Civilization has gotten away from itself.
I don’t know where to start, so I’ll start with the image: a Thanksgiving feast, with a baby as the main course.
PETA does this kind of thing to get attention, so it does irk me a bit to play into their grubby paws, but I can’t help myself.
The scariest part of it is, I used to think like they do. Today, I am a conservative Catholic pro-lifer. Not so long ago, I was a liberal agnostic pro-lifer. Before that, however, I was a radical atheist pro-choice vegan. I scoffed at those who would call themselves pro-life and still eat meat. I thought it was disgusting that we saw ourselves as any different from, or any better than, chickens and pigs and cows and turkeys. If someone at the table with me in a restaurant ordered veal or lamb, they became an instant enemy, and I would only speak to them to ask, “How’s your baby?” or “Is the dead infant meat tender enough for you, or should they have beaten it harder?”
What changed? Well, to put it very simply, I came to believe in the human soul as something set apart and yes, above, that of an ordinary animal. I came to understand nature as an ordered hierarchy in which predator feeds on prey, not as something evil to be subverted, but as something natural and righteous, to be understood and embraced.
Ironically, it is the very human soul which the PETA morons deny that makes us feel sad when we see lions take down baby deer. Other animals, upon seeing such a thing, would react with salivation (other predators) or fear (other prey). Because we are humans, and therefore have souls, we say, “Aw, poor deer.” But because we are humans, and therefore have brains, we understand that this is how the world works. It is no more unfortunate than a thunderstorm. It is nature.
To PETA, a human baby is no more valuable than a turkey. I want you to really think about that for a second, because that is unequivocally what they’re saying.
PETA founder Ingrid Newkirk, according to Jill Stanek writing for the LifeSiteNews.com blog, had sterilization surgery at age 22 because she believes there is “something wrong with wanting your own child.”
No statement better sums up how disconnected Newkirk and PETA are from nature, from the actual practical wholesomeness of living on earth. If eating meat is cruel and wanting children is demented, then there is simply something cruel or demented about 98% or more of people living on this planet. Newkirk is the idiot standing outside a perfectly formed circle and claiming everyone else is in the wrong spot, the circle’s over here.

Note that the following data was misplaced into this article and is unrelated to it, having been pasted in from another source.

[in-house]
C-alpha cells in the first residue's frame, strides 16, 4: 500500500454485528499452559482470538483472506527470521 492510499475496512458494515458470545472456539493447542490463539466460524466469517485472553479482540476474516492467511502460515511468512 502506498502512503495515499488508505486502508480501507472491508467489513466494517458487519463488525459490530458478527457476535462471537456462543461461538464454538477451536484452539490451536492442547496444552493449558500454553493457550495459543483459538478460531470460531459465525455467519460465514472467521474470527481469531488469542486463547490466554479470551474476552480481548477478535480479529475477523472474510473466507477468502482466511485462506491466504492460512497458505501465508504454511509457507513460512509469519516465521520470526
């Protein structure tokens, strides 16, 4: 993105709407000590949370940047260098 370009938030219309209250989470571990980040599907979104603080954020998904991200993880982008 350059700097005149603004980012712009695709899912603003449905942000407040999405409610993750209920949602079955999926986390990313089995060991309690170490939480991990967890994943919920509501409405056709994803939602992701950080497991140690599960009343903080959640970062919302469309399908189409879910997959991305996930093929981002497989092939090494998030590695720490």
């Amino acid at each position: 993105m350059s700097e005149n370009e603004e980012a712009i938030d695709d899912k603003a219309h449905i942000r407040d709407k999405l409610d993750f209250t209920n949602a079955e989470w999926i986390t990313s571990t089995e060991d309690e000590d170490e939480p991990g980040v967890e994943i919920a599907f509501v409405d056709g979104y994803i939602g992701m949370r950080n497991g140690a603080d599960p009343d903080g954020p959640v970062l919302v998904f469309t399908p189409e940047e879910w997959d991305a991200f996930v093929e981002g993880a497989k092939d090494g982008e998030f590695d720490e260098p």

On a broader note, we now are witnessing what happens when humans, thanks to our big giant fantastic brains (which by the way are also unique among animals) are able to build ourselves lives of luxury and leisure that separate us from the real, tangible, dirty-fingernailed, sunup to sundown practical business of survival. Not too long ago, relatively speaking, Newkirk would have been a member of a tribe or village where meat was constantly sought after and utterly prized. If she didn’t eat it, she would have starved or died of malnourishment, or perhaps been kicked out of the village as a weird taboo, because what crazy woman wouldn’t eat the most nutritious, calorie-rich, delicious food on the planet? (This was before God in His Great Wisdom gave us Nutella.)
Today we have so much time to sit around and think about stuff that we come up with wacko ideas, such as that the desire to procreate and love a baby is somehow warped and that killing and eating food is murderous. In the bizarro world of PETA, killing an unborn human elicits less than a shrug, but killing a turkey is enough to inspire protests, press releases, ad campaigns, and a disturbing amount of scarily authentic rage. A pre-born human being, which will probably grow up to love, do good, and contemplate the universe, is not the same thing as a food animal with no understanding.
Question for PETA: If aborted babies were eaten for Thanksgiving instead of disposed of as medical waste, then would you protest on their behalf?
I’m completely serious. I’d like an answer.